Kerala floods: UN report blames poor drainage capacity of canals

Panchayats continue to turn a blind eye on encroachment of canals for road widening and other construction purposes.

Published: 07th December 2018 04:26 AM  |   Last Updated: 07th December 2018 04:26 AM   |  A+A-

Express News Service

KOCHI: Even as the state government continues to blame heavy rainfall for floods that devastated Kerala, the Post Disaster Need Assessment (PDNA) report of the United Nations (UN) has cited low flood storage capacity in reservoirs and poor drainage capacity of canals and sea outlets as the major reasons for severity of floods, apart from heavy rains. 

While the draft PDNA report, presented earlier to the state, pegged the rebuild cost at over Rs 27,000 crore in the next five years, the 427-page comprehensive report mentioned in detail the reasons that caused floods, in the chapter ‘Flood Diagnostics.’ 

“The accumulation of several simultaneous and unique phenomena resulted in extreme floods in Kerala. These include extreme rainfall, immediate runoff, low flood storage capacity in reservoirs, poor drainage capacity of canals and sea outlets and high spring tides,” the report said.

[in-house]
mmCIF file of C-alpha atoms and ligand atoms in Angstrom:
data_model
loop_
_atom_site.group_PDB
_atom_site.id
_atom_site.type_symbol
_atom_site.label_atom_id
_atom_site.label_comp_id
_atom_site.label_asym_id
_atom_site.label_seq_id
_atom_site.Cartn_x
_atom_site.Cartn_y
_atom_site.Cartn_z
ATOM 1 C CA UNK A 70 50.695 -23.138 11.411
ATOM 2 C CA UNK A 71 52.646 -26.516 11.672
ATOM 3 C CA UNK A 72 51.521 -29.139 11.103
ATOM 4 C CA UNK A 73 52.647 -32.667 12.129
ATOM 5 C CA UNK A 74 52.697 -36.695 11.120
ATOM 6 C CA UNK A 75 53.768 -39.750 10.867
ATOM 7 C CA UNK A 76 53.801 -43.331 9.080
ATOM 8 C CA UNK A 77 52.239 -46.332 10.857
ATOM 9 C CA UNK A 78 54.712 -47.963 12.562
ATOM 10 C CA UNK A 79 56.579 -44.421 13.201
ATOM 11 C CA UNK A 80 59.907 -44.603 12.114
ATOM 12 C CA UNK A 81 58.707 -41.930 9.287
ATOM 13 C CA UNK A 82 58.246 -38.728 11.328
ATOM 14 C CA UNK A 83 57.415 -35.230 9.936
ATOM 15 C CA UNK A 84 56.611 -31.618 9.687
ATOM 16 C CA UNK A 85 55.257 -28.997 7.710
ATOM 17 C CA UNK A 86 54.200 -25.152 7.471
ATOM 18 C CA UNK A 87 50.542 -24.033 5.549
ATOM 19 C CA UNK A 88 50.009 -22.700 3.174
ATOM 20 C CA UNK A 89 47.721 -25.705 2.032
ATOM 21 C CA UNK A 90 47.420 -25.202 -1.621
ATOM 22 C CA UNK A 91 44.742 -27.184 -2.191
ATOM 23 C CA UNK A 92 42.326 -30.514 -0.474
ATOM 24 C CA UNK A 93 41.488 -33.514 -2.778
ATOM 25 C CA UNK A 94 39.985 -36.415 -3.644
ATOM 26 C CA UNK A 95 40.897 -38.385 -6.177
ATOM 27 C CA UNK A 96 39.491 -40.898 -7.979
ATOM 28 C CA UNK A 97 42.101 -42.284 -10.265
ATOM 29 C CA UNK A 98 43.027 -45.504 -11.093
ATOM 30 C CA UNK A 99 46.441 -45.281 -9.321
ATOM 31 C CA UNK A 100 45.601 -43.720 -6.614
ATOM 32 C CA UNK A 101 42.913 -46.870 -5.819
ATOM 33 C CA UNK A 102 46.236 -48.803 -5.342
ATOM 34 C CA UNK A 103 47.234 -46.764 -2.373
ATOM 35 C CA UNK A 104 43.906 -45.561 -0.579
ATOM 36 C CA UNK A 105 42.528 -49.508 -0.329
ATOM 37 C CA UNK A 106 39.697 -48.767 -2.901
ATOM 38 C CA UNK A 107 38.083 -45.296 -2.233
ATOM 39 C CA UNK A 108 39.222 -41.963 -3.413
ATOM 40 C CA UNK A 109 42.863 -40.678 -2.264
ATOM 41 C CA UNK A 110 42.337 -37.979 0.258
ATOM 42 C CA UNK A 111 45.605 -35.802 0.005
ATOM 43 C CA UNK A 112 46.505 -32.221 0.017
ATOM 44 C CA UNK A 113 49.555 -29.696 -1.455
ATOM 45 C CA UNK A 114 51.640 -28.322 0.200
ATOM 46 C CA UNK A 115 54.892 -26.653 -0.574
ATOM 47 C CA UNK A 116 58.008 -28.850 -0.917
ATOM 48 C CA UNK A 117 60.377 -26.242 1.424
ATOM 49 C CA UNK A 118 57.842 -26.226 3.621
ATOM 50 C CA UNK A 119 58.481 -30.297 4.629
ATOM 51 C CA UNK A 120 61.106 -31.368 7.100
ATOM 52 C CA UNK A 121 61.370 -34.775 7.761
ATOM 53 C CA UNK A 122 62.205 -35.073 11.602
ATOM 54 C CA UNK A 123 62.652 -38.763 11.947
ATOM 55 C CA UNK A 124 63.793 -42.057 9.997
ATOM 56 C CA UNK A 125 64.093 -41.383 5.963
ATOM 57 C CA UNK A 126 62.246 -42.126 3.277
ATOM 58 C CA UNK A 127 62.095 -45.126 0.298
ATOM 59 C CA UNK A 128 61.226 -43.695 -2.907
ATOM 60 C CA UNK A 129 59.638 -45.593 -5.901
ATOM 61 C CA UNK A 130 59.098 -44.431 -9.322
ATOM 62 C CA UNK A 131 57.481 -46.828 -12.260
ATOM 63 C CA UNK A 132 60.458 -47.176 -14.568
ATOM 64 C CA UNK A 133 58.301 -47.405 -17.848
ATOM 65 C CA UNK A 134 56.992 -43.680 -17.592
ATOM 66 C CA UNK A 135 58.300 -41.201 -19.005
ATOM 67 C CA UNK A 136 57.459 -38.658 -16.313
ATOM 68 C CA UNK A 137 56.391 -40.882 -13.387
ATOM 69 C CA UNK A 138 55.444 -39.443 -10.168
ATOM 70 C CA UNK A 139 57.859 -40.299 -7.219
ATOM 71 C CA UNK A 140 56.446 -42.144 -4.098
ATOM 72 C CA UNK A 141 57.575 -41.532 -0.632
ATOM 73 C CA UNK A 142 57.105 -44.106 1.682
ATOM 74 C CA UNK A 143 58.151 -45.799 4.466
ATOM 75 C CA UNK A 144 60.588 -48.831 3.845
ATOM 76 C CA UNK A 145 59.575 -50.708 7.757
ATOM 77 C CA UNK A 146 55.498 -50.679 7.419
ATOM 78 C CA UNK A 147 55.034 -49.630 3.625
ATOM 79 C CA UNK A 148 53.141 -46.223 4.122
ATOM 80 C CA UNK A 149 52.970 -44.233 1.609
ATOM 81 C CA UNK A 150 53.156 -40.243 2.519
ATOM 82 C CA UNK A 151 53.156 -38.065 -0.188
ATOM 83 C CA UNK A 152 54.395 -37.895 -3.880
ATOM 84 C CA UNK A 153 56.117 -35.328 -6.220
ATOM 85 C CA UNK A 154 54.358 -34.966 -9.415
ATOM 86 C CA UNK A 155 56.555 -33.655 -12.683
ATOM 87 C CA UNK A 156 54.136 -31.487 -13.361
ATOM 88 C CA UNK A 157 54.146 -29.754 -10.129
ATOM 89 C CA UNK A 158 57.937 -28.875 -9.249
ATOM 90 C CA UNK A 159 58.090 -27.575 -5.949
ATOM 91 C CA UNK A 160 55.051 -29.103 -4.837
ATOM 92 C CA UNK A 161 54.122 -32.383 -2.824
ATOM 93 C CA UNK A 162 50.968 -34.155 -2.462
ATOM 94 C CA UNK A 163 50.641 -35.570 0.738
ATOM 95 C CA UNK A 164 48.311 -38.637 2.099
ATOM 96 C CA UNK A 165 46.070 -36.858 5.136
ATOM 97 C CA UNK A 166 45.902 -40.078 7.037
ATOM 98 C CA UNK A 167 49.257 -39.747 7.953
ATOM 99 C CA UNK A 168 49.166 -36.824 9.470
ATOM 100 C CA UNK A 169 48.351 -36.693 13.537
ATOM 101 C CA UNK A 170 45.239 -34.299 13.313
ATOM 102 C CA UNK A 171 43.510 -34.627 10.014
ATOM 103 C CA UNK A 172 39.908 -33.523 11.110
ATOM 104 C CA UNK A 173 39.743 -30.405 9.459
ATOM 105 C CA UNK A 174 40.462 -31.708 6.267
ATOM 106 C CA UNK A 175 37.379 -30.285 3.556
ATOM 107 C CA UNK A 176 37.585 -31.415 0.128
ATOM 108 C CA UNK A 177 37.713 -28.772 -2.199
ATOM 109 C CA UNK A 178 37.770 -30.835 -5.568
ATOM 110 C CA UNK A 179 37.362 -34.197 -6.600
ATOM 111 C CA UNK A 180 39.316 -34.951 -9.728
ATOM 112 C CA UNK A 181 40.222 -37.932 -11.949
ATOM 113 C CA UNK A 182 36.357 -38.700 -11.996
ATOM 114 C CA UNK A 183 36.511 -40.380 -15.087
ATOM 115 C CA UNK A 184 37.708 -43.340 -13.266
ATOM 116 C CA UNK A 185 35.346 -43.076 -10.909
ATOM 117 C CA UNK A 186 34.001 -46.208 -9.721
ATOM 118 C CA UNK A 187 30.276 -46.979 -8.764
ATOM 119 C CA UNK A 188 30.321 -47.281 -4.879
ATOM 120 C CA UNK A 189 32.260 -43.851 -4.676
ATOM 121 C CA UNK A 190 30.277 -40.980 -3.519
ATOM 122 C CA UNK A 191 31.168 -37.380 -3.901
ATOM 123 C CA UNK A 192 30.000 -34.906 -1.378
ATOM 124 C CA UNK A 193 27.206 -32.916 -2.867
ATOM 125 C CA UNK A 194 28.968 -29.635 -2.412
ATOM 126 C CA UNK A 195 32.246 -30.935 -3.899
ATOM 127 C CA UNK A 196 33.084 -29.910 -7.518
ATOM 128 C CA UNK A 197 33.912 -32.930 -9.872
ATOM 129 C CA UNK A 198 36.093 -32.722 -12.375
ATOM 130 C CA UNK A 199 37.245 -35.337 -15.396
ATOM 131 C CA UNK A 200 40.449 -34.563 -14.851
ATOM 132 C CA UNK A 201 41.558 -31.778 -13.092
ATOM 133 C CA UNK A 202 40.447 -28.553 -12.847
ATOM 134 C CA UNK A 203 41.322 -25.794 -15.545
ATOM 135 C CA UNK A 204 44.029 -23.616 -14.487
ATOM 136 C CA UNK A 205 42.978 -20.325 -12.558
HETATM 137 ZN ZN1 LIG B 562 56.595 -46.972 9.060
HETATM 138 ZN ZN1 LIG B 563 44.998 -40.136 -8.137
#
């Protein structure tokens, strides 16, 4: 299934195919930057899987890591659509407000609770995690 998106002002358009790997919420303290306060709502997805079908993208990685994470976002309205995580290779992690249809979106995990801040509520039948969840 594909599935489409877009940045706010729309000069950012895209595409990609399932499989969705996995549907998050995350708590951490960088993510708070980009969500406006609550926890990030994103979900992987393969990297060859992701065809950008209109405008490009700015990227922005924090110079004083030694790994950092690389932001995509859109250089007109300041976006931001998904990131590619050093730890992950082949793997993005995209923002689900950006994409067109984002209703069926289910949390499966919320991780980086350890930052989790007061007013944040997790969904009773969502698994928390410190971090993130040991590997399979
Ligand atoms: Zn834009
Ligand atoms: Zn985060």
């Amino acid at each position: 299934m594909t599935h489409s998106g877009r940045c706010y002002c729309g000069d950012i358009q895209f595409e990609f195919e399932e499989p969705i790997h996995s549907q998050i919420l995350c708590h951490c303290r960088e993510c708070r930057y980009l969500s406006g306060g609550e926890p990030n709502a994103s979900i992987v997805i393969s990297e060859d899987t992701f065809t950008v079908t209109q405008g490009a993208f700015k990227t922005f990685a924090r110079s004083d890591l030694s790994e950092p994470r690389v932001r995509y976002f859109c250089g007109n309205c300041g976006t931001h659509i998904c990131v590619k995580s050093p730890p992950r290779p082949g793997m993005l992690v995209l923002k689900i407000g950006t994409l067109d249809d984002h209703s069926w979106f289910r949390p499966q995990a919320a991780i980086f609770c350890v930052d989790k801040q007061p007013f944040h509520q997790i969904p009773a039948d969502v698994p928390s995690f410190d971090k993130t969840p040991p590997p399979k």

The report, referring to the findings of the Central Water Commission, said, “The overall drainage capacity to the sea of Kuttanad water body is far below the original capacity of the structures and the drainage canals/rivers draining towards them. The siltation of these canals, together with the overall poor state of maintenance, has drastically reduced their capacities.”

On dam management, the report said, “Of course, protocols should be adhered to and these include operational rules for not only optimising power generation, irrigation supply and safeguarding of the dam but also for downstream flood protection when heavy rains occur.”

“It’s a fact that canals failed to properly carry the flood water to the sea. Panchayats continue to turn a blind eye on encroachment of canals for road widening and other construction purposes. We have taken the issue seriously and will soon put in place a mechanism for proper maintenance of canals and spillways,” said Additional Chief Secretary (Revenue and Disaster Management, Environment) P H Kurian.

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